Any female role models or heroes? She sighs. “Carole Lombard. She’s my all-time idol. I love her so much. She’s real sentimental and vulnerable, and funny, and sometimes she’s real bitchy and tough, too. She’s it.”

IX. The Sheet Theory
You gotta pay if you wanna play, says the firm set of her mouth. “I try to have a thick skin, but every once in a while I read something that someone says about me and it’s so slanderous and moralistic, and it has nothing to do with my music. There was this one review that said things about me that boys said to me in the seventh grade.”
For instance?
“For instance – ‘slut.’ Yep, they called me that in this review. And ‘cheap coquette,’ a girl who made her way into lots of back seat in the drive-in theater, the kind of girl that made your father slip you a Trojan and pat you on the back and say, ‘Have a good time, don’t stay out too late.'” Her eyes focus across the room as if she’s watching a movie. “I remember guys saying that sort of stuff to me when I was really young. I thought suddenly that the whole experience was repeating itself all over again. Those boys didn’t understand me, and they didn’t like me because I wasn’t stupid, and I was blunt and opinionated, but I was a flirt at the same time.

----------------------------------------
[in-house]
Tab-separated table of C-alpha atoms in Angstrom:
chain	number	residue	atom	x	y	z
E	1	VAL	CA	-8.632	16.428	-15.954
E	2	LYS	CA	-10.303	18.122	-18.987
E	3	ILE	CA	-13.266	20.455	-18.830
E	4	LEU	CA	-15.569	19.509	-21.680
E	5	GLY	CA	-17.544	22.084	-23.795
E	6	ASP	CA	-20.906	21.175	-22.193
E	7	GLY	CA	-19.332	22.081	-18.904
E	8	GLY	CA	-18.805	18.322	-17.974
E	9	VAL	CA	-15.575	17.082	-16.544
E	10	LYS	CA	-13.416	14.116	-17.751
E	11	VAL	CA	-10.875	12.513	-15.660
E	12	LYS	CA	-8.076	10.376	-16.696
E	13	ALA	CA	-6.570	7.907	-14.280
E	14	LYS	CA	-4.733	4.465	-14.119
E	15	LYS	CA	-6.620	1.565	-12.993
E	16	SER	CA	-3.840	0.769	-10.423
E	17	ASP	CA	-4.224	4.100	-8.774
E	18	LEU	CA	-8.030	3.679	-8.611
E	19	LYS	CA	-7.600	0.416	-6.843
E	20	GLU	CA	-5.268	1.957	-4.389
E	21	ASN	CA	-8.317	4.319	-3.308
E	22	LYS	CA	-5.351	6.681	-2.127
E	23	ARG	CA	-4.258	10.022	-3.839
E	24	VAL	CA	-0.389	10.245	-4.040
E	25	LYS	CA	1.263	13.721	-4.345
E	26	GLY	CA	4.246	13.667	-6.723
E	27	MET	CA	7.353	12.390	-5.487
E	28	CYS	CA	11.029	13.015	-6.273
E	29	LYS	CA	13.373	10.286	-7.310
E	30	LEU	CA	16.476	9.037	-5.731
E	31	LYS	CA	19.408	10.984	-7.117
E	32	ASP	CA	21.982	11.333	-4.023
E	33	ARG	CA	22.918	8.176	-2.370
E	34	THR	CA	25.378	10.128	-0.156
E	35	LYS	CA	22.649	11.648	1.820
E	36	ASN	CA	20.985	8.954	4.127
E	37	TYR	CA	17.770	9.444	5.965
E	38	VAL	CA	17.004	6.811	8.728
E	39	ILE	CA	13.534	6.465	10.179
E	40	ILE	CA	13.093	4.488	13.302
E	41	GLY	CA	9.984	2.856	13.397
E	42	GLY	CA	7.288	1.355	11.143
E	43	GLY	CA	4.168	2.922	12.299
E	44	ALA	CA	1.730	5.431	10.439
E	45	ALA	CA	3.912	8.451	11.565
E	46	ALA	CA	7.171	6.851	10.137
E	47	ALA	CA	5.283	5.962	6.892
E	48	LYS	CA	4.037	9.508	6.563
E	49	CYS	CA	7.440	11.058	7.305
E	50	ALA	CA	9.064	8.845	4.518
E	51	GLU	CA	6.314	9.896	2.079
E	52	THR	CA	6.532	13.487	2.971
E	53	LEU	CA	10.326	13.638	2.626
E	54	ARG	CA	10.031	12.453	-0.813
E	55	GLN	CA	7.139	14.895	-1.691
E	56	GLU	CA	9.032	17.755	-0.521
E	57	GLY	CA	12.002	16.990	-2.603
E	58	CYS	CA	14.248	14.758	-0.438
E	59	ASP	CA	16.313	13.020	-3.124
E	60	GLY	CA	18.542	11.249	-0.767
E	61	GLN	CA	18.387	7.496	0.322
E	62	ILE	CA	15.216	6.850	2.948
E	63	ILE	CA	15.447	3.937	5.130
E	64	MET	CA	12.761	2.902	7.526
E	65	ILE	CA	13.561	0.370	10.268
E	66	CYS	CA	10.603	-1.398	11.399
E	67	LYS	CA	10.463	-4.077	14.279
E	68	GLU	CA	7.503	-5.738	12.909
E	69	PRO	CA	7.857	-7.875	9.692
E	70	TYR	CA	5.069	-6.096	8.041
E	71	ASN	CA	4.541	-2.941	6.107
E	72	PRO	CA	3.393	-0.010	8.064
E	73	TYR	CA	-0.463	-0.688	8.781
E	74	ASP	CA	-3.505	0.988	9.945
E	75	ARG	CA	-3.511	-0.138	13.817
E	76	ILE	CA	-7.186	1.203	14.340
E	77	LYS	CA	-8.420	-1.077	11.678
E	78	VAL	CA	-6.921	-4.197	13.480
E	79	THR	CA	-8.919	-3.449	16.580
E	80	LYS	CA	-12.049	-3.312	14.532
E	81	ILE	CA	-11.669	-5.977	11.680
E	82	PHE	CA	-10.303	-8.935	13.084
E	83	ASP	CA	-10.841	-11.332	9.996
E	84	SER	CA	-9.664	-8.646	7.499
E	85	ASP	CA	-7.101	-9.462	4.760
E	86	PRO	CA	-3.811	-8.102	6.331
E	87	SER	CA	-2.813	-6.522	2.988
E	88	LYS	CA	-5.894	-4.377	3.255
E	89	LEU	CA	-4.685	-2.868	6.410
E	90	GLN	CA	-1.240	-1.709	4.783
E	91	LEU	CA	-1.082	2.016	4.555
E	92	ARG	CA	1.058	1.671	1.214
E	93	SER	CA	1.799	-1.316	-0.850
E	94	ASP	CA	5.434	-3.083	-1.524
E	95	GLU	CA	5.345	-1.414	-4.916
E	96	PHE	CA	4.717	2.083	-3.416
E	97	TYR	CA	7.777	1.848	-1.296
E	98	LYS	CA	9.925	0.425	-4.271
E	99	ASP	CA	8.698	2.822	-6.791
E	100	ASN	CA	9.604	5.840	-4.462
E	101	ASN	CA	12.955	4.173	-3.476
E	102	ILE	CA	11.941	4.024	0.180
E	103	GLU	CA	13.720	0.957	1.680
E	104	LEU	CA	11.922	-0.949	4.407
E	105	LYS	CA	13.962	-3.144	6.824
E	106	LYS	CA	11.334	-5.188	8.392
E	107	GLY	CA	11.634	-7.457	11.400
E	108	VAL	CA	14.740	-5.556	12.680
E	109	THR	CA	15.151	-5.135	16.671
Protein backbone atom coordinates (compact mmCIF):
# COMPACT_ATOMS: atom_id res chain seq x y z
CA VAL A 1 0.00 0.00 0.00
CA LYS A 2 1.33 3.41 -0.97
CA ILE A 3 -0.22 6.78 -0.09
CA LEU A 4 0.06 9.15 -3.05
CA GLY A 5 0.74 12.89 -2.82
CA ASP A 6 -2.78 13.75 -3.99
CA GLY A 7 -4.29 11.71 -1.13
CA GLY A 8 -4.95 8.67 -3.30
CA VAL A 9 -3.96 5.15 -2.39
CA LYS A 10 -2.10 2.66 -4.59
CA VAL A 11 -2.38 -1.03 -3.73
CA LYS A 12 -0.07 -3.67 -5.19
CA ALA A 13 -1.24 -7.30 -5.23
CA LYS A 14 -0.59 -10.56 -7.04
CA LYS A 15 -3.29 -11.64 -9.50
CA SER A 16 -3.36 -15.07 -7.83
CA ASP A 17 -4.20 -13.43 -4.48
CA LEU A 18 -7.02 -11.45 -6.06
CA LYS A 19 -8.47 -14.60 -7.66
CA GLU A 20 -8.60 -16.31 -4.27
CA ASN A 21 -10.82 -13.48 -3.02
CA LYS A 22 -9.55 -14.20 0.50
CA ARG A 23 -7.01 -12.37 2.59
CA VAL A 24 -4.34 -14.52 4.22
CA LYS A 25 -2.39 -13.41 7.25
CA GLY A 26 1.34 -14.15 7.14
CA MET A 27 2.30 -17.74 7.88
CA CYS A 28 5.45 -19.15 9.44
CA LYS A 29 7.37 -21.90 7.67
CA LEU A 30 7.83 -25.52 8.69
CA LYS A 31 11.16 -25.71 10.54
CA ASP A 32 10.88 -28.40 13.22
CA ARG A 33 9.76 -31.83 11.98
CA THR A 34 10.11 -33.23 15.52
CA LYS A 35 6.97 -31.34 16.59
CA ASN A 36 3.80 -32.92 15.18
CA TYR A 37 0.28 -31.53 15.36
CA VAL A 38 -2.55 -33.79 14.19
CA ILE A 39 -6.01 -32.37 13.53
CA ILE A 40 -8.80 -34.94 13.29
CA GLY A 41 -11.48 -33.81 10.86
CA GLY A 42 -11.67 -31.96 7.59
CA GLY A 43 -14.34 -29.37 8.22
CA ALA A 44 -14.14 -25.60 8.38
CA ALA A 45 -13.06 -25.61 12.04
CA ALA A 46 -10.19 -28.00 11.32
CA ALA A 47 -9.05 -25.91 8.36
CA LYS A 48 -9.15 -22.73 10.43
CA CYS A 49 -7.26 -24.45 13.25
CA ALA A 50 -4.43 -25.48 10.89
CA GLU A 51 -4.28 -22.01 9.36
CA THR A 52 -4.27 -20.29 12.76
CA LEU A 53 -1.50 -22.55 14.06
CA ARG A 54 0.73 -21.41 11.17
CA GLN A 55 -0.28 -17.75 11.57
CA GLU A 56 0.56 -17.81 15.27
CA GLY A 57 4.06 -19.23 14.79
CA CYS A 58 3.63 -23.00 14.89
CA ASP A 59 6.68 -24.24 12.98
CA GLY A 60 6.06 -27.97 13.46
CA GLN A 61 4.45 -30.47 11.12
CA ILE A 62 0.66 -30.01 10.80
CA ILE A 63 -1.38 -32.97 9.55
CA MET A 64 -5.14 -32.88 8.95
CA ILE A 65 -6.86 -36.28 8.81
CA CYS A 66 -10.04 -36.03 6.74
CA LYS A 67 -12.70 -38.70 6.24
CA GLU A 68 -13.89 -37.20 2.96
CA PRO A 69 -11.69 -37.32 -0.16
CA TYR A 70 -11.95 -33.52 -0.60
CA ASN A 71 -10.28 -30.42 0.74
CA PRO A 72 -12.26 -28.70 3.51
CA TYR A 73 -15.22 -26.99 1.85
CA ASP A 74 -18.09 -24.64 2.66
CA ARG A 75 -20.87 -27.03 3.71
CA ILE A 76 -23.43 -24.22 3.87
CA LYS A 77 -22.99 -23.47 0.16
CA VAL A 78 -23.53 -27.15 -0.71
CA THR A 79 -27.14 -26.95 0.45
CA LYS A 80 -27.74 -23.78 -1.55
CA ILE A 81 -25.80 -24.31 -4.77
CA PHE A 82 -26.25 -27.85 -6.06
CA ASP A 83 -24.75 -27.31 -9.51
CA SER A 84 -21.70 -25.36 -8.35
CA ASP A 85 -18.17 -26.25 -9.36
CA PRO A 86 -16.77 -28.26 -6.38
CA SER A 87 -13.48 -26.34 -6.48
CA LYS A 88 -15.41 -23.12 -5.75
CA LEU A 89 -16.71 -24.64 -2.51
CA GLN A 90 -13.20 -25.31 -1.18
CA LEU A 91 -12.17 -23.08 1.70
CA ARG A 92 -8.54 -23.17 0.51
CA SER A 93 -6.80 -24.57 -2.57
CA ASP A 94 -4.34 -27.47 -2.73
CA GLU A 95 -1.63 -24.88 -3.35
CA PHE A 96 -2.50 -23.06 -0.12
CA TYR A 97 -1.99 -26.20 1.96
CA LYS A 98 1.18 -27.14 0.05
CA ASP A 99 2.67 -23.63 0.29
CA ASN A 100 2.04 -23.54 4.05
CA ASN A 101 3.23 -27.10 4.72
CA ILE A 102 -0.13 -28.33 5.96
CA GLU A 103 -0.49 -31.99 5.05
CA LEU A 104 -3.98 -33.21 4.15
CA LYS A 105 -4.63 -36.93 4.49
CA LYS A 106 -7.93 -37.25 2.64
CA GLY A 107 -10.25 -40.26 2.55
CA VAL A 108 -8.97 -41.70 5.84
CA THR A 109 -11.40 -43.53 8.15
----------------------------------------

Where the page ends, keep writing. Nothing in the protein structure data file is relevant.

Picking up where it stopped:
They took my aggressiveness as a come-on. They didn’t get it. And they didn’t get it, if you know what I mean, so I guess they had to say things because they knew that was the only way they could hurt me. That review felt like junior high all over again. And check this out! This reviewer also said that every guy across the country is stroking himself under his sheets thinking about me.” Madonna’s face creases in mischief.
“Maybe he’s doing it himself and he feels guilty. Or maybe he asked me out on a date five years ago and I snubbed him.” It’s not out of the question.

X. The Time Theory
Madonna has to vamoose in 15 minutes, cover story and unanswered questions notwithstanding. This week preceding a needed vacation is crammed with band auditions for the boys who will go on the “Virgin Tour.” The trek will start around March and cover the States as well as Europe. Before and after and probably even during the tour there are TV tapings, fashion layouts, photo sessions, videos, commercials, movie scripts to consider and on and on. And then, “I’ll check into Bellevue, or maybe the Betty Ford Clinic, huh?” Any positive press along the way will be nice, ofcourse, but serious reputation repair can only come if she keeps going, going, going. And she knows it.
“The fact of the matter is that you can use your beauty and use your charm and be flirtatious, and you can get people interested in you. Maybe at the start they’re only interested in your beauty. But you cannot maintain that. In the end, talent is the only thing. My work is the only thing that’s going to change any minds. The videos, the records, the movies are the things that will eventually make them think that I’m more than just a girl with a pretty face who’s had some pop hits. It’s just going to take some time.”